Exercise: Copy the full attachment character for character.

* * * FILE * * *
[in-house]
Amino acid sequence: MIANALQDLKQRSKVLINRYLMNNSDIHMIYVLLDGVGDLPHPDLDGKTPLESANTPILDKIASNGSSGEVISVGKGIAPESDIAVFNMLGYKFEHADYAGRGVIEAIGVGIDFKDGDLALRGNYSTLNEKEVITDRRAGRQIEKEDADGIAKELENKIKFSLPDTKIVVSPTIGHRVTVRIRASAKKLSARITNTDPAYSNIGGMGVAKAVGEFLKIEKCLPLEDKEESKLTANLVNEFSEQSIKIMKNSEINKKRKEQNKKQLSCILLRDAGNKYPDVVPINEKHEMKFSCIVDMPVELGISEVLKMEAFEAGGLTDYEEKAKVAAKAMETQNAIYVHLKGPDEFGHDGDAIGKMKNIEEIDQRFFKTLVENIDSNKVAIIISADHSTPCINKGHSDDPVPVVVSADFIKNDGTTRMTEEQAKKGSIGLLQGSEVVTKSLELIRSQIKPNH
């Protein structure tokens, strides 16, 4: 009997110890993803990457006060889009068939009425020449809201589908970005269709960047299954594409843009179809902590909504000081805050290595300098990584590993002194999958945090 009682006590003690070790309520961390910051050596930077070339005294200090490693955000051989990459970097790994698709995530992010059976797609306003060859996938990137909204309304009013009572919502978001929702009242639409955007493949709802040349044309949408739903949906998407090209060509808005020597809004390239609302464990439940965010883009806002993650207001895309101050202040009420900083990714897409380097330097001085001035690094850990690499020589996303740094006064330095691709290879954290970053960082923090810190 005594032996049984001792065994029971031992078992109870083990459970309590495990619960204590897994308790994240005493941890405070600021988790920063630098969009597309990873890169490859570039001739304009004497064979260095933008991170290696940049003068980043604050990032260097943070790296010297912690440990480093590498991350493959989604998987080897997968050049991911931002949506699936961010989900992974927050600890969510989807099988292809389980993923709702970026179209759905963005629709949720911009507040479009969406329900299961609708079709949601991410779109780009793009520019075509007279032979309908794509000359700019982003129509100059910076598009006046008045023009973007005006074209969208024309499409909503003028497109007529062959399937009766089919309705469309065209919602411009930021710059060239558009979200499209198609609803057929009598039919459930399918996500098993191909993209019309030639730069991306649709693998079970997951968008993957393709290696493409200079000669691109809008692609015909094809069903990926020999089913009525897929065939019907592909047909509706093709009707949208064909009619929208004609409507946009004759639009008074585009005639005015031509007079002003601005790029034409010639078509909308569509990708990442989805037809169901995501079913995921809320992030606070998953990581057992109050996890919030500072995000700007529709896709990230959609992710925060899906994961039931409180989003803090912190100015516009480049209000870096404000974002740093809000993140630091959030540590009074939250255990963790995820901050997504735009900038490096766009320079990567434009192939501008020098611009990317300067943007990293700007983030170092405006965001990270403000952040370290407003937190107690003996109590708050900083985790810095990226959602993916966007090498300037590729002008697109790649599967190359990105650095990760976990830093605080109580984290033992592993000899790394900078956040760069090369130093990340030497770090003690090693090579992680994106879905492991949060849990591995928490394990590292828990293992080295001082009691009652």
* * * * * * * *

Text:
[in-house]
Amino acid sequence: MIANALQDLKQRSKVLINRYLMNNSDIHMIYVLLDGVGDLPHPDLDGKTPLESANTPILDKIASNGSSGEVISVGKGIAPESDIAVFNMLGYKFEHADYAGRGVIEAIGVGIDFKDGDLALRGNYSTLNEKEVITDRRAGRQIEKEDADGIAKELENKIKFSLPDTKIVVSPTIGHRVTVRIRASAKKLSARITNTDPAYSNIGGMGVAKAVGEFLKIEKCLPLEDKEESKLTANLVNEFSEQSIKIMKNSEINKKRKEQNKKQLSCILLRDAGNKYPDVVPINEKHEMKFSCIVDMPVELGISEVLKMEAFEAGGLTDYEEKAKVAAKAMETQNAIYVHLKGPDEFGHDGDAIGKMKNIEEIDQRFFKTLVENIDSNKVAIIISADHSTPCINKGHSDDPVPVVVSADFIKNDGTTRMTEEQAKKGSIGLLQGSEVVTKSLELIRSQIKPNH
């Protein structure tokens, strides 16, 4: 009997110890993803990457006060889009068939009425020449809201589908970005269709960047299954594409843009179809902590909504000081805050290595300098990584590993002194999958945090 009682006590003690070790309520961390910051050596930077070339005294200090490693955000051989990459970097790994698709995530992010059976797609306003060859996938990137909204309304009013009572919502978001929702009242639409955007493949709802040349044309949408739903949906998407090209060509808005020597809004390239609302464990439940965010883009806002993650207001895309101050202040009420900083990714897409380097330097001085001035690094850990690499020589996303740094006064330095691709290879954290970053960082923090810190 005594032996049984001792065994029971031992078992109870083990459970309590495990619960204590897994308790994240005493941890405070600021988790920063630098969009597309990873890169490859570039001739304009004497064979260095933008991170290696940049003068980043604050990032260097943070790296010297912690440990480093590498991350493959989604998987080897997968050049991911931002949506699936961010989900992974927050600890969510989807099988292809389980993923709702970026179209759905963005629709949720911009507040479009969406329900299961609708079709949601991410779109780009793009520019075509007279032979309908794509000359700019982003129509100059910076598009006046008045023009973007005006074209969208024309499409909503003028497109007529062959399937009766089919309705469309065209919602411009930021710059060239558009979200499209198609609803057929009598039919459930399918996500098993191909993209019309030639730069991306649709693998079970997951968008993957393709290696493409200079000669691109809008692609015909094809069903990926020999089913009525897929065939019907592909047909509706093709009707949208064909009619929208004609409507946009004759639009008074585009005639005015031509007079002003601005790029034409010639078509909308569509990708990442989805037809169901995501079913995921809320992030606070998953990581057992109050996890919030500072995000700007529709896709990230959609992710925060899906994961039931409180989003803090912190100015516009480049209000870096404000974002740093809000993140630091959030540590009074939250255990963790995820901050997504735009900038490096766009320079990567434009192939501008020098611009990317300067943007990293700007983030170092405006965001990270403000952040370290407003937190107690003996109590708050900083985790810095990226959602993916966007090498300037590729002008697109790649599967190359990105650095990760976990830093605080109580984290033992592993000899790394900078956040760069090369130093990340030497770090003690090693090579992680994106879905492991949060849990591995928490394990590292828990293992080295001082009691009652």